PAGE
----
Roswell's Parks and Recreation Commission has recommended that a new recreation center be named after the late California farmworker union leader Cesar Chavez, a move that may help a yearlong debate about honoring the civil rights icon.

The Roswell Daily Record reports that the recommendation, adopted Monday, will proceed to City Council committees for consideration.

The proposal to name the center after Chavez was broached last year after a proposal to rename a street after him failed to gain traction without the support of the Chaves County commission. Proponents of the name change accused those who didn't want a Chavez street of having racial bias.

League of United Latin American Citizens' spokesman Richard Garcia says naming the recreation center after Chavez is a means of reaching a compromise on the street renaming issue.

Farmington, San Juan Approve Join Sobering Center The Associated Press

Officials in New Mexico have approved a center that will provide temporary shelter for intoxicated people and substance abuse recovery services.

The Daily Times reports that the Farmington City Council on Tuesday approved a two-year agreement with San Juan County and local medical centers for a sobering center and intervention program.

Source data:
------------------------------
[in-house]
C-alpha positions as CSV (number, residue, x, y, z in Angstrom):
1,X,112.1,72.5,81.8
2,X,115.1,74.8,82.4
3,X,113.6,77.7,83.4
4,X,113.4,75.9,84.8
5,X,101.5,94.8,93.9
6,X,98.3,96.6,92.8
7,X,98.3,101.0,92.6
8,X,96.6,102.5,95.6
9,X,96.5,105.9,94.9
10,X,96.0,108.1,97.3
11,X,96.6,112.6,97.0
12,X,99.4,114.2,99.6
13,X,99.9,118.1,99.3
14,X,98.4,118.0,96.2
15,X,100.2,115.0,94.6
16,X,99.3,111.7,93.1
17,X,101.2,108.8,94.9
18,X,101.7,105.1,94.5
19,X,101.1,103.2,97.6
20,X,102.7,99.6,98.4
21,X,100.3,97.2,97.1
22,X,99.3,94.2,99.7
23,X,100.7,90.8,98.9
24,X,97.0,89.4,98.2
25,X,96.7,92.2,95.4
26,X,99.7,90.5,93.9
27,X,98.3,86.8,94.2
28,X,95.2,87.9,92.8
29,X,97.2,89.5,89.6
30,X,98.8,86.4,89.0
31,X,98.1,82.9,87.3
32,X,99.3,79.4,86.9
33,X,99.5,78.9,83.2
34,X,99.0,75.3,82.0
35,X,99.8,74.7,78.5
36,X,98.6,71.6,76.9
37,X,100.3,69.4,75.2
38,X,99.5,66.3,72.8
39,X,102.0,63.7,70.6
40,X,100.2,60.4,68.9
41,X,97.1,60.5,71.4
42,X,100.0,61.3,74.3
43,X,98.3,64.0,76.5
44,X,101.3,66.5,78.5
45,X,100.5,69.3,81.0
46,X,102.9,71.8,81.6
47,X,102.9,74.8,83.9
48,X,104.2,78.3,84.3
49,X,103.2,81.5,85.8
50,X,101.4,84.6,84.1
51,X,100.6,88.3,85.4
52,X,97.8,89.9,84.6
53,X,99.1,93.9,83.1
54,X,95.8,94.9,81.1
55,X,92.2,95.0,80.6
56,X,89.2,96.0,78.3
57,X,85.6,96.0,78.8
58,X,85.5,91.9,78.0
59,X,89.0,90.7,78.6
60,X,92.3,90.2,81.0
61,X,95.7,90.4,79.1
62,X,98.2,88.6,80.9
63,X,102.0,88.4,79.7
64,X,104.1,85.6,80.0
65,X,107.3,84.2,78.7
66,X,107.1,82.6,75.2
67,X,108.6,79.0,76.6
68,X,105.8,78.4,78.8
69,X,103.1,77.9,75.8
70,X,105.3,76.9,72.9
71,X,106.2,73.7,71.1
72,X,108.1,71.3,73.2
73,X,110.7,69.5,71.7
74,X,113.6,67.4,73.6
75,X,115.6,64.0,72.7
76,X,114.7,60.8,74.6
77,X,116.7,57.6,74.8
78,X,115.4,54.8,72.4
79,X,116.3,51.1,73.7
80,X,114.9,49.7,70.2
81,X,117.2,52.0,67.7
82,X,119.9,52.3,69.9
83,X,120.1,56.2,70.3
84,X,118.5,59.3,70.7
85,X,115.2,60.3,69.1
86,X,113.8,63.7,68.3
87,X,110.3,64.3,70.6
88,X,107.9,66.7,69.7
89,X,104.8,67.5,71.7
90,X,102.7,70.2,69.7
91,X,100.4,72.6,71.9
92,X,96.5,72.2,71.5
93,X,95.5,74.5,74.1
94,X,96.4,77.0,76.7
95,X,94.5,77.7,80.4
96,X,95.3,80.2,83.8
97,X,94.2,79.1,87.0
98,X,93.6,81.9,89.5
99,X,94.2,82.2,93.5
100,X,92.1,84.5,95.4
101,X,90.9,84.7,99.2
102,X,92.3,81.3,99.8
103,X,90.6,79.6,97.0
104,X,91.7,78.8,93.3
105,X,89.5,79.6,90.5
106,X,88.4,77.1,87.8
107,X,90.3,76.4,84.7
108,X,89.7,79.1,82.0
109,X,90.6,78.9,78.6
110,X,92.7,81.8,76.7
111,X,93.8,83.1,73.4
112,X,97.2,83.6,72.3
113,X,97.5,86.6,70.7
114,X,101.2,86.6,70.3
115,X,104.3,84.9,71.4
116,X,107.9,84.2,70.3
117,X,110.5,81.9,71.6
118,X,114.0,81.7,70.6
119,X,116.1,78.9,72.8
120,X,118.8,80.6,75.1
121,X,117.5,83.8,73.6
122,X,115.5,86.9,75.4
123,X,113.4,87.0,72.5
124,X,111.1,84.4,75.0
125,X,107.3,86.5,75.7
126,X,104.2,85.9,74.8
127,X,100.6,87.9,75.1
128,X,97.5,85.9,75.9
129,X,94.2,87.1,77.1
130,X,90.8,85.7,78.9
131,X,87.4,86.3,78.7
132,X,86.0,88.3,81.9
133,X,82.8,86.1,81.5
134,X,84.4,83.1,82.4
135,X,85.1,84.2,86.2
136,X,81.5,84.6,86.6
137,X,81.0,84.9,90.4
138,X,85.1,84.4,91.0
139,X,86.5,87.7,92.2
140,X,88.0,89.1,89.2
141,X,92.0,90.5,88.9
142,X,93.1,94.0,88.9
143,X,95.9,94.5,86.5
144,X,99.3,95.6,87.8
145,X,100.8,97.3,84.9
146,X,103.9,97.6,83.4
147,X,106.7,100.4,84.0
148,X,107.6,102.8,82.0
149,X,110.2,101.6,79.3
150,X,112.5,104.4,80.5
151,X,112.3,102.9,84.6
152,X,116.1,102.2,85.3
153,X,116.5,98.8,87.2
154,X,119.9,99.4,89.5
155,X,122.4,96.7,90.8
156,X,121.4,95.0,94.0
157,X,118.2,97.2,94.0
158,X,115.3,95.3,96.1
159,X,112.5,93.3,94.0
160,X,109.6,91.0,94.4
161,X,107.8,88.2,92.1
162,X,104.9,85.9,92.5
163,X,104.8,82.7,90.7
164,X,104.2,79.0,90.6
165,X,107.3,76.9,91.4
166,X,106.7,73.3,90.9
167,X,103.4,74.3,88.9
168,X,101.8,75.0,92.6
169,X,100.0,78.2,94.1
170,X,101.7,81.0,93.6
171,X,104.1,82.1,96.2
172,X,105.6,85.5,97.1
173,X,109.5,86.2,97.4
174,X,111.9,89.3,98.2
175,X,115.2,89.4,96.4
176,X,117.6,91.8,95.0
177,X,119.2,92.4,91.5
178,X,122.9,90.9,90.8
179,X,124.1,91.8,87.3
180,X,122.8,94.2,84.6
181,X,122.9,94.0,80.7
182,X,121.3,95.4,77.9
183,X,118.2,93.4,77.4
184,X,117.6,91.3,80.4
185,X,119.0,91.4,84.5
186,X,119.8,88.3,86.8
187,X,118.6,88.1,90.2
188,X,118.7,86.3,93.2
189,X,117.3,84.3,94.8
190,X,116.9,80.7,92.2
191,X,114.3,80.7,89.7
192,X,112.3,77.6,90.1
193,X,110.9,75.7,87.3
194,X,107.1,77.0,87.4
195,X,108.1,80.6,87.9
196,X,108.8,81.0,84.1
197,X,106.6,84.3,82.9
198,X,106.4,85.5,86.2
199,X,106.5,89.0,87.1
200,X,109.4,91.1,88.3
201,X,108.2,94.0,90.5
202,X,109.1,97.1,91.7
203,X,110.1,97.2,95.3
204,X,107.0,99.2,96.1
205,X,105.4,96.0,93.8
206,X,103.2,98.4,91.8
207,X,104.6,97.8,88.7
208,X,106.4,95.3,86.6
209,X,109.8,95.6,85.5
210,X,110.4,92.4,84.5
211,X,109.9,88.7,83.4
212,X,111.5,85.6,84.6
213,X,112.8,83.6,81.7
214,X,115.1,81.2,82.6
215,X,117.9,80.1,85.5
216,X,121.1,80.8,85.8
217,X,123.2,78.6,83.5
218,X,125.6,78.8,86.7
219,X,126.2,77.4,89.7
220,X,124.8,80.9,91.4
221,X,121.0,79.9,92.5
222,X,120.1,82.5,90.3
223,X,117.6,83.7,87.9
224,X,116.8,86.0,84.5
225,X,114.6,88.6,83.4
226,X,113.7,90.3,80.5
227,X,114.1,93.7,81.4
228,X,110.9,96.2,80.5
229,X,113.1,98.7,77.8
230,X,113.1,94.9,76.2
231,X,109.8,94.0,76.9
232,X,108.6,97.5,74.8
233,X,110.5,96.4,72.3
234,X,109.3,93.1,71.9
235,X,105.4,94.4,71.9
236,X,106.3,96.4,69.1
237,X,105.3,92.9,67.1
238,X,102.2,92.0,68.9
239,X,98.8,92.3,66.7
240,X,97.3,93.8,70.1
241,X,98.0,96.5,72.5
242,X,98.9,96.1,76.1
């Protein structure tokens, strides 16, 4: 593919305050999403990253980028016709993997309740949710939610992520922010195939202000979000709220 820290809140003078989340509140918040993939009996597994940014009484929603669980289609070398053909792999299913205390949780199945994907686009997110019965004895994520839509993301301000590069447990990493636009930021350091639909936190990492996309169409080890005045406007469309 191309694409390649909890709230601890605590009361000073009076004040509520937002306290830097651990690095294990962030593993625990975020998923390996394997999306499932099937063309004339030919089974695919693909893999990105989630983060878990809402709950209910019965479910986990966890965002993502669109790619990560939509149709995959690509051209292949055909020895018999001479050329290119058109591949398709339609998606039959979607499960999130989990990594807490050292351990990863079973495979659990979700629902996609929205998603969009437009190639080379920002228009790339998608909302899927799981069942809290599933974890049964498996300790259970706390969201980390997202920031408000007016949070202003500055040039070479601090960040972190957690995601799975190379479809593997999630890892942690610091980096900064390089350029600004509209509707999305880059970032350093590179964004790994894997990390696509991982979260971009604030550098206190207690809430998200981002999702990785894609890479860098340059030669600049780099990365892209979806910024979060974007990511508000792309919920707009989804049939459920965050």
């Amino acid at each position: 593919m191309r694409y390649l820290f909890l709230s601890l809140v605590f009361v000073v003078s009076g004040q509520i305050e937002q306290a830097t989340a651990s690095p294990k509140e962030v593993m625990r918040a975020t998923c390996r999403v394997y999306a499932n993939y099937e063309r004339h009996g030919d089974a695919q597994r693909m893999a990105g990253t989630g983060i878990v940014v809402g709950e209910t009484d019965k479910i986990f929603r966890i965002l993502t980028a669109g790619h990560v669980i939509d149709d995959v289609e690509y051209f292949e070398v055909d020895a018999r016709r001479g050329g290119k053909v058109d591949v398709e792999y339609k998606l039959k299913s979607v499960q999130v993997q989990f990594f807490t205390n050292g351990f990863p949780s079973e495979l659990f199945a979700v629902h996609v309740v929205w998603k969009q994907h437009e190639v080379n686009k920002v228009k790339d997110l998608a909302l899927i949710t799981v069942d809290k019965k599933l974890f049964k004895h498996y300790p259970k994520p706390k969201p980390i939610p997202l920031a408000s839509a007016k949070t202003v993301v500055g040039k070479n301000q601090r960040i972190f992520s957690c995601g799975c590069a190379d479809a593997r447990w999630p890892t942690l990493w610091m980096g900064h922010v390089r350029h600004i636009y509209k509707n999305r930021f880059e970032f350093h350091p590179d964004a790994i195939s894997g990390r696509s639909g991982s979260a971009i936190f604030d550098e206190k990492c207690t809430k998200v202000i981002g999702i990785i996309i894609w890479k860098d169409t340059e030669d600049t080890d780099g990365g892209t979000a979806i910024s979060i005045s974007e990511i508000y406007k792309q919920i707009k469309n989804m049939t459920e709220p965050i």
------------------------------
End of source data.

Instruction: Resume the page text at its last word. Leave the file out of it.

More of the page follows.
The county is constructing two buildings next to Totah Behavioral Health to house those services. San Juan County Executive Officer Kim Carpenter says both buildings are on schedule to open in March.

Once open, the sobering house will be able to serve up to 40 people each day. The voluntary joint intervention program will also be able to accommodate 40 clients.

The city of Farmington is responsible for 47 percent of the services' annual costs.

New Mexico Considers New Tax On E-Cigarettes The Associated Press

New Mexico lawmakers will consider a first-time tax on e-cigarettes along with increased levies on cigarettes and chewing tobacco.

The proposal for a 66 percent tax on e-cigarettes was introduced on Wednesday by Democratic state Senator Howie Morales of Silver City. Taxes on conventional cigarettes would increase by $1 to $2.66 and taxes on other tobacco products would rise from 25 percent to 66 percent of initial sales.

Several states are examining tax structures that account for the growing popularity of e-cigarettes and other alternative tobacco products. Electronic cigarettes use a small battery and a tobacco-based nicotine liquid to produce a mist or vapor with no tar.

The proposed legislation is endorsed by the American Cancer Society, American Lung Association, American Heart Association and other public health groups.

New Mexico AG Seeks Funds To In Rio Grande Water Fight The Associated Press

New Mexico Attorney General Hector Balderas says the legal battle with Texas over management of the Rio Grande is moving ahead and this is no time for the Legislature to cut funding.

Balderas testified Wednesday before the House Appropriations and Finance Committee, one of the key panels that will be crafting the state budget when the legislative session begins next week.

Legislative finance analysts are recommending $500,000 for Balderas' office to use for the ongoing litigation. Past funding has topped $2 million and Balderas had requested $3 million for the next fiscal year.